Third revamp of the scheme was undertaken and this time it was declared as Nirmal Bharat Abhiyan (NBA) in 2012. As the name suggests the focus was shifted from just building toilets towards envisaging a cleaner India. Thus special focus was to be given to solid and liquid waste management. Rightly the approach was still kept as demand driven but minor changes like increasing the subsidy amount from Rs.3500 to Rs.10000 was done and APL/BPL distinction in selecting the eligible families was done away with.

The weapon of choice with government in achieving this noble task is IEC which stands for information, education and communication. Thus government aims at creating a sense of belonging for safe hygienethrough educating the community via person to person communication, posters, pamphlets and organising street plays. This demand creating procedure is fine to begin with but there are huge lapses. Like the skills of the motivators is constantly a question. The training is provided to them in communication and capacity development units (CCDU) which are statespecific but still somewhere the effort is lacking a vigour. A major assessment report by planning commission found out only 48% of the villages hired any kind of motivators and those who were hired did not carried the work in the prescribed way. They were just persuading them to build a toilet and not creating a sense of belonging.

One major reason for this shoddy approach is funding. Of the total project cost only 15% of the funds are earmarked for IEC activities. From these salary of the motivators, their transportation cost and every other awareness related expenditure has to be paid.Thus very little is left to do actual motivation.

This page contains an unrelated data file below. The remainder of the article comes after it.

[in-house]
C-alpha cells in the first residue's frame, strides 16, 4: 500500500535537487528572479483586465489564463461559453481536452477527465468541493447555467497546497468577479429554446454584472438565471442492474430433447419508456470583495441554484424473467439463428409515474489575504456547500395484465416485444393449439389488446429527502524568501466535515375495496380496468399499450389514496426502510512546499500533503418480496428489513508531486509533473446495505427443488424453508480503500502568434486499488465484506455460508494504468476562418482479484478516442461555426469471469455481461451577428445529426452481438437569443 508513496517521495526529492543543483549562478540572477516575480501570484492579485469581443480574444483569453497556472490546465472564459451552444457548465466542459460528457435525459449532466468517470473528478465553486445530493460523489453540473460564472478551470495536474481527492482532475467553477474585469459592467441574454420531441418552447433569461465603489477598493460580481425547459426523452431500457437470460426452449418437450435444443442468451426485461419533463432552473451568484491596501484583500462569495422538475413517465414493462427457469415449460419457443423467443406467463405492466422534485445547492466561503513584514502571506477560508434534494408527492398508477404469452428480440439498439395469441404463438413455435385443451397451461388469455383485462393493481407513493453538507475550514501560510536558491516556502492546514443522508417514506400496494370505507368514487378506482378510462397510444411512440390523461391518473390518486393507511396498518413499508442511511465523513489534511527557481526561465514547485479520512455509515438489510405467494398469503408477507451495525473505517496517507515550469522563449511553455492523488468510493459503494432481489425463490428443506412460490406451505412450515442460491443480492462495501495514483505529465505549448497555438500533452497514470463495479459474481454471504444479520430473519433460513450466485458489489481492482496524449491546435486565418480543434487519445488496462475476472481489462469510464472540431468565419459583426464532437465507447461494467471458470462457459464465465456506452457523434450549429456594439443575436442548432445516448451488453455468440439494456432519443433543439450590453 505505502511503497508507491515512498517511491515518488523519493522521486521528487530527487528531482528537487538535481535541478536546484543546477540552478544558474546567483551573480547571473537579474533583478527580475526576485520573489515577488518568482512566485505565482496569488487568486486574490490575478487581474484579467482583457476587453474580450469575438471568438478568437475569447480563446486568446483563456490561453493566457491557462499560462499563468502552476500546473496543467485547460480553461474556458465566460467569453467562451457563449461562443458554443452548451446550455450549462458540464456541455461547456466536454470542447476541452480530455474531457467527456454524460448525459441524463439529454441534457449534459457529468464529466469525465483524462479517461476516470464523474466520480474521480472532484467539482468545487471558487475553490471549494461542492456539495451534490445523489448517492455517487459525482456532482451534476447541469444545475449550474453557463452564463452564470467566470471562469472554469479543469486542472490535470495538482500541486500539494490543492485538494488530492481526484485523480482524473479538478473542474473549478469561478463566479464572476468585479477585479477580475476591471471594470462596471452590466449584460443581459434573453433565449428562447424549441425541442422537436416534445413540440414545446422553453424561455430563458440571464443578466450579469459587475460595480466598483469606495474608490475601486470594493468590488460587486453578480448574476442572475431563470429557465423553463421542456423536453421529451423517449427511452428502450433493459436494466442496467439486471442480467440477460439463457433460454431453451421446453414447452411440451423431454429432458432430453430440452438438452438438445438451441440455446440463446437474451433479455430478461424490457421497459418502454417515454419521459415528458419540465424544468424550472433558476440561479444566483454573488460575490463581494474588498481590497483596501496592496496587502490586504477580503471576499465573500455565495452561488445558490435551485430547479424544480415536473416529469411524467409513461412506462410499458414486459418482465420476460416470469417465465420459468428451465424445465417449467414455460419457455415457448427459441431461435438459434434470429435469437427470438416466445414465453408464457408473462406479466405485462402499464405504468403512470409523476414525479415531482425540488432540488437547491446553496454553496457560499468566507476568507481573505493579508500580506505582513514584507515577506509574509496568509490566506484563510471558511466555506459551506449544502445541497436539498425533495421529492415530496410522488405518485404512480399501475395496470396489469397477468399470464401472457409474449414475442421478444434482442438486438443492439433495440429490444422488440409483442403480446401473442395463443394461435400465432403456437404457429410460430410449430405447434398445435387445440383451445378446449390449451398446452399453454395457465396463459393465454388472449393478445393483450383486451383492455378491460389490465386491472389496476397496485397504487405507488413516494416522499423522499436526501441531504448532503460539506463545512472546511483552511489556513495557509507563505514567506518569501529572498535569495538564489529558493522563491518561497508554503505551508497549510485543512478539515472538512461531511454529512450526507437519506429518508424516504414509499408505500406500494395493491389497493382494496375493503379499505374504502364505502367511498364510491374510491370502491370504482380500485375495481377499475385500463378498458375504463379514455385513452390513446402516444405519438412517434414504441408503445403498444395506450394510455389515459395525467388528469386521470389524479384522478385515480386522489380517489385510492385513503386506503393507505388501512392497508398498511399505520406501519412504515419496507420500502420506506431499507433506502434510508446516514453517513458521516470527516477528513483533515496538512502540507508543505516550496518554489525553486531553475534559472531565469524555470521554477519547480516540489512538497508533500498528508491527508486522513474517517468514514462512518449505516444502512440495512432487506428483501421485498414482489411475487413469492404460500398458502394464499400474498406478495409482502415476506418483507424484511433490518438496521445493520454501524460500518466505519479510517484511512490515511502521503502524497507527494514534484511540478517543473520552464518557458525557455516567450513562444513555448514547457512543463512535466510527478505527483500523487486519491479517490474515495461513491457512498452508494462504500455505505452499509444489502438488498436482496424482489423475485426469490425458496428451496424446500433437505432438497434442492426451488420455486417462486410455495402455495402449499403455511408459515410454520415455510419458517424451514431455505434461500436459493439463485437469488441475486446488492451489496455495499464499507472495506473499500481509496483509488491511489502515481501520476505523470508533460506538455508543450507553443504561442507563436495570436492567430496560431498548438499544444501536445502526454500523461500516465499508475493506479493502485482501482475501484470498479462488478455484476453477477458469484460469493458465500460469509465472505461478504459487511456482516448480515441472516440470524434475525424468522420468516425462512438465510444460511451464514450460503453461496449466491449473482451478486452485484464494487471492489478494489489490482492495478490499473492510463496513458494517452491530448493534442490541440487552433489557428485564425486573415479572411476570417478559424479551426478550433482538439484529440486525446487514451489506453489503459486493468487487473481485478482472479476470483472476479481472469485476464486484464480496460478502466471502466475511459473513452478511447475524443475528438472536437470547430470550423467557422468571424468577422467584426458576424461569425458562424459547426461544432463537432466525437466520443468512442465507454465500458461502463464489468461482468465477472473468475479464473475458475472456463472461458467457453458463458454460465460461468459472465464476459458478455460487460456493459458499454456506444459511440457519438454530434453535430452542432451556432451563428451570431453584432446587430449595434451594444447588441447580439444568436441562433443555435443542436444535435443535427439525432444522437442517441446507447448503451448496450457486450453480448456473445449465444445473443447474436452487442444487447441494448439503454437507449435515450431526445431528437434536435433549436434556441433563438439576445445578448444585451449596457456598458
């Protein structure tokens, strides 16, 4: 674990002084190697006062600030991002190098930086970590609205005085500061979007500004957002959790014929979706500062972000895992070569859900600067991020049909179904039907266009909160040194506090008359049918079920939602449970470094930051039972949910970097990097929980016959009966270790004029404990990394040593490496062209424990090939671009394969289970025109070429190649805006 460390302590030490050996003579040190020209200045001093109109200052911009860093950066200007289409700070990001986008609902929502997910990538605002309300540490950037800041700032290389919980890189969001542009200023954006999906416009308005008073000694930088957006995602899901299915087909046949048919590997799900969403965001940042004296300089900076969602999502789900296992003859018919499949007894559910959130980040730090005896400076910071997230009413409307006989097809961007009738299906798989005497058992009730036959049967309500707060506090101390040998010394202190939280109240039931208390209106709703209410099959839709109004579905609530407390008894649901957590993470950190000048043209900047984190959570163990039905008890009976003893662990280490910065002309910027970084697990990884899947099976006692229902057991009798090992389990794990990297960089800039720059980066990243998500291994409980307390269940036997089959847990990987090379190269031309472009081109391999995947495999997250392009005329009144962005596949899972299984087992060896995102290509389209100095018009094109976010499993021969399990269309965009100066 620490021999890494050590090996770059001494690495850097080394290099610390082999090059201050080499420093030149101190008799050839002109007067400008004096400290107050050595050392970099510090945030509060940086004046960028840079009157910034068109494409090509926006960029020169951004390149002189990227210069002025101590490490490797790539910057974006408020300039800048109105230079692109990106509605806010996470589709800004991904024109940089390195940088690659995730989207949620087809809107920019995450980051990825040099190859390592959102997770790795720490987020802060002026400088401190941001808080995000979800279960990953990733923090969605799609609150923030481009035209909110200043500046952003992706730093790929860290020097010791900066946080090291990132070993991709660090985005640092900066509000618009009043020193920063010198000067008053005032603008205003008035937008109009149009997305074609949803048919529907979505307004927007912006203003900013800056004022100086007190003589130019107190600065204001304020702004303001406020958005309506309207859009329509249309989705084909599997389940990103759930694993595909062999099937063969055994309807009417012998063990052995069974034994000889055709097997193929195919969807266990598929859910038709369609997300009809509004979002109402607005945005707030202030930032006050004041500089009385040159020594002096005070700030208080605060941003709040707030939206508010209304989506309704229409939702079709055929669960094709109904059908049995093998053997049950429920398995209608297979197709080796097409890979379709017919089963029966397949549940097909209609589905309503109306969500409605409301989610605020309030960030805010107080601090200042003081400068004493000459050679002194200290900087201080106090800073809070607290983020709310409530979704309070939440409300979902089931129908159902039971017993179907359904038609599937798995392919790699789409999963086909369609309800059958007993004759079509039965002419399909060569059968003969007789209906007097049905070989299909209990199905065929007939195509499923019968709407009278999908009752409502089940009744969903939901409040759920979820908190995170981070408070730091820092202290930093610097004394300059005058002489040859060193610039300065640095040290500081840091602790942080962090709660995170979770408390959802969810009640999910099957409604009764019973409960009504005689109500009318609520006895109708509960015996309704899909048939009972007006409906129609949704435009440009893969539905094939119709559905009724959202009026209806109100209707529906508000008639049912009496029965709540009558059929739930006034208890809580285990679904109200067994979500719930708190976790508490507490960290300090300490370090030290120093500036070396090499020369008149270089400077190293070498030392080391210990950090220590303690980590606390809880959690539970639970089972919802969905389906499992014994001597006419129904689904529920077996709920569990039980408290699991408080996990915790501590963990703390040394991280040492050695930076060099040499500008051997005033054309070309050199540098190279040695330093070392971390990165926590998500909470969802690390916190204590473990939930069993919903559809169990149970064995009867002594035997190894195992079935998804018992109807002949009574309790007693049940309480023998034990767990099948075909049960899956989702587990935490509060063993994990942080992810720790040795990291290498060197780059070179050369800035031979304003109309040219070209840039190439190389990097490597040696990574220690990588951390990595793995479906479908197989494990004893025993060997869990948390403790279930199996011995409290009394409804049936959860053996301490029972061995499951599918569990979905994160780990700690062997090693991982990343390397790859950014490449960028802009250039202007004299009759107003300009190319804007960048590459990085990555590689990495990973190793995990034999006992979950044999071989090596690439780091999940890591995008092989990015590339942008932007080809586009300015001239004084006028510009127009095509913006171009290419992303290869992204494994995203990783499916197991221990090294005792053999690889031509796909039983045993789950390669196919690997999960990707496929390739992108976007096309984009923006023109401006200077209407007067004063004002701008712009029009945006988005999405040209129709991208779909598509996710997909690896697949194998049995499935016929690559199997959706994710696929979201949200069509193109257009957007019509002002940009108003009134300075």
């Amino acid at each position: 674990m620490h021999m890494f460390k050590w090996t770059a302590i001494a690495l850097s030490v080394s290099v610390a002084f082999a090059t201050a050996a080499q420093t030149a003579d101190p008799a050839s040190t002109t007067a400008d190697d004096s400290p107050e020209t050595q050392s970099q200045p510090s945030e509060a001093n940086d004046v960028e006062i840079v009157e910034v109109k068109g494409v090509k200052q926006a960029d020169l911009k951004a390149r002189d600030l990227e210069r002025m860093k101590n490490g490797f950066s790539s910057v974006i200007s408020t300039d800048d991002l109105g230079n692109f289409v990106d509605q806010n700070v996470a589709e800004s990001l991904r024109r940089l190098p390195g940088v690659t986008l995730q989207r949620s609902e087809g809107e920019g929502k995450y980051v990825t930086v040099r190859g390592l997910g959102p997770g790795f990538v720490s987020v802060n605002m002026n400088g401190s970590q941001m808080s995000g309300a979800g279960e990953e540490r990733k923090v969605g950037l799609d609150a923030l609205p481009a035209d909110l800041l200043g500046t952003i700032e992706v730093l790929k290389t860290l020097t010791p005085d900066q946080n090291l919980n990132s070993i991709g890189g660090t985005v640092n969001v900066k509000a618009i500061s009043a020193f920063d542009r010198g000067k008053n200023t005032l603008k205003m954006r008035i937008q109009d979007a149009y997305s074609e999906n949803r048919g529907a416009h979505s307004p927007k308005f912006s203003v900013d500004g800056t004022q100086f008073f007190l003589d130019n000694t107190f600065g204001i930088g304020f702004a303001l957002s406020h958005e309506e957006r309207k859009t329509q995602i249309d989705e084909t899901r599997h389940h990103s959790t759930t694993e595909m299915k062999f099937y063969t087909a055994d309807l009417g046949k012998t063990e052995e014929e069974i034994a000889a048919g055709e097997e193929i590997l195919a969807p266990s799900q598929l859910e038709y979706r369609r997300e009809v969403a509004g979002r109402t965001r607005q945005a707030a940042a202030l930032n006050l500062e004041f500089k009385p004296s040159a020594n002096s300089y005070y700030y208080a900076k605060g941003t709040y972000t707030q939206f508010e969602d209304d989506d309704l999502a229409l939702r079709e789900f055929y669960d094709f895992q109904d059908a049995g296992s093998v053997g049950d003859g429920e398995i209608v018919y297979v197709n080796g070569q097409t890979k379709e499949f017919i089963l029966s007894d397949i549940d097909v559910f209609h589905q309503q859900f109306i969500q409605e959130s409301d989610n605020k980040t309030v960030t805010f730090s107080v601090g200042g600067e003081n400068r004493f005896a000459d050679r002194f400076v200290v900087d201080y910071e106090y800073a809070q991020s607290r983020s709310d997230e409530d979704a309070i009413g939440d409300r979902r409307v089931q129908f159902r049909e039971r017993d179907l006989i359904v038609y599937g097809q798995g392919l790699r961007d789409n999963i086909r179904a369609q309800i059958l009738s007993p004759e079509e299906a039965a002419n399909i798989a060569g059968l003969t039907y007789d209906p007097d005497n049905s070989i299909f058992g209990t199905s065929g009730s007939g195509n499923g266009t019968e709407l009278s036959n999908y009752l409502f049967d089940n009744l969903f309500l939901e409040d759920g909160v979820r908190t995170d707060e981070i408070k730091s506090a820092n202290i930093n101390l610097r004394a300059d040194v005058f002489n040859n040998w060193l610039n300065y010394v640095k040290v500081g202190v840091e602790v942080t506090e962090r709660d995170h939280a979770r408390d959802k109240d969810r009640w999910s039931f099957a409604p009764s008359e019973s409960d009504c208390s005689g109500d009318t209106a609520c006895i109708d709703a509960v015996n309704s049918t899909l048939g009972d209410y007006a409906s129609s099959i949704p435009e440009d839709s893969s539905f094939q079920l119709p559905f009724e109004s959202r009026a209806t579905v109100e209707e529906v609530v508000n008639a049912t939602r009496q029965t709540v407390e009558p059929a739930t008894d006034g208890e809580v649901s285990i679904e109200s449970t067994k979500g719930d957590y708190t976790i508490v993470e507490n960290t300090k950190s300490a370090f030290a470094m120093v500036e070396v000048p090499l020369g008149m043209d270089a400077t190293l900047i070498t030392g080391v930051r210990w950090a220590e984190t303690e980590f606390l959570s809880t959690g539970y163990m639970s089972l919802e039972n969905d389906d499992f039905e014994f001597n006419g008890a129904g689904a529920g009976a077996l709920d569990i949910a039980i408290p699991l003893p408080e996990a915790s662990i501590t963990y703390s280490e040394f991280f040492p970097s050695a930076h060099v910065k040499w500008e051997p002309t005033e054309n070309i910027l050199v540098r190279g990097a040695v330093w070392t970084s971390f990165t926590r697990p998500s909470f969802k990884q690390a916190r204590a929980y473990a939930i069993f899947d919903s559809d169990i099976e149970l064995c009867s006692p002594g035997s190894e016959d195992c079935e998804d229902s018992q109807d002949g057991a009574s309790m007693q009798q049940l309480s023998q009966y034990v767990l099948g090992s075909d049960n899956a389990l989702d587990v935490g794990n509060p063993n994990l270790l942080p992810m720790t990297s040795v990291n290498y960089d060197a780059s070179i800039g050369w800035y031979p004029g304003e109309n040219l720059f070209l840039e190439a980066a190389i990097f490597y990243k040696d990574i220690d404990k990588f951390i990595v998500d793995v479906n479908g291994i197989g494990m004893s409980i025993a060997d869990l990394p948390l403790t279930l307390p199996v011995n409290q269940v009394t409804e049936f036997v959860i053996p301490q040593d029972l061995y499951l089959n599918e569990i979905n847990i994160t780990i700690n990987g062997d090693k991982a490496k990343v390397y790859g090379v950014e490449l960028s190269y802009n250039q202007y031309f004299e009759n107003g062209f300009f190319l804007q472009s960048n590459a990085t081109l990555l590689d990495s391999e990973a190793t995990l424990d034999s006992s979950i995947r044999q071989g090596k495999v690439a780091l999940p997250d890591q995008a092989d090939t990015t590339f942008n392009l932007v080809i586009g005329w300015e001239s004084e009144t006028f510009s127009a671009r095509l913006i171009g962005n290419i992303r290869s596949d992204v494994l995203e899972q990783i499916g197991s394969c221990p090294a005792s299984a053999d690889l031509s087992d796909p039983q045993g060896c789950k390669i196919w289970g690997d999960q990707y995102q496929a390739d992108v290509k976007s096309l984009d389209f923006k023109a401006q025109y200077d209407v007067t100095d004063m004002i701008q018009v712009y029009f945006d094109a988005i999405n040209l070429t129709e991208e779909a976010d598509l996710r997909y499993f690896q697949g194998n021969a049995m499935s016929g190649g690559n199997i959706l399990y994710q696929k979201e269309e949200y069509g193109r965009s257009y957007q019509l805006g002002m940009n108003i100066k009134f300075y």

Somewhere government is creating a class of dependent people who are not free to decide for themselves. They are dependent on government doles for food, housing and even toilets. Only 15% project cost is invested in awareness creation and rest is used as subsidy. Thus what we have in end is a population who cannot distinguish between good and bad and building a toilet to avail the subsidy.

The biggest proof of the power of awareness is Community led total sanitation (CLTS). It is a no subsidy approach which only relies on the tools of shame and disgust to motivate communities to build their own toilets. It has been a major success from Sub Saharan Africa to rural Bangladesh and is being practiced in India mainly through NGO’s.

We need to allocate more funds towards awareness creation from present mere 15%. Education should at least be given equal weightage as subsidies. We need to train motivators in line of CLTS which is a highly specialised way. The TSC campaign had reserved subsidies for only BPL families and it was believed that APL families will build their own toilets once sensitised. But due to inferior motivating skills in 13 years of its existence which saw toilet coverage growing very slowly and missing every deadline, the government under NBA instead of enhancing the motivators’ skills included even APL families in the subsidy, thus further constraining the limited funds which could be used in training.

The need of the hour is to create a self-aware class who is fit to make right decisions for itself and not creating an ever growing dependent class of people.

Posted by The Indian Economist | For the Curious Mind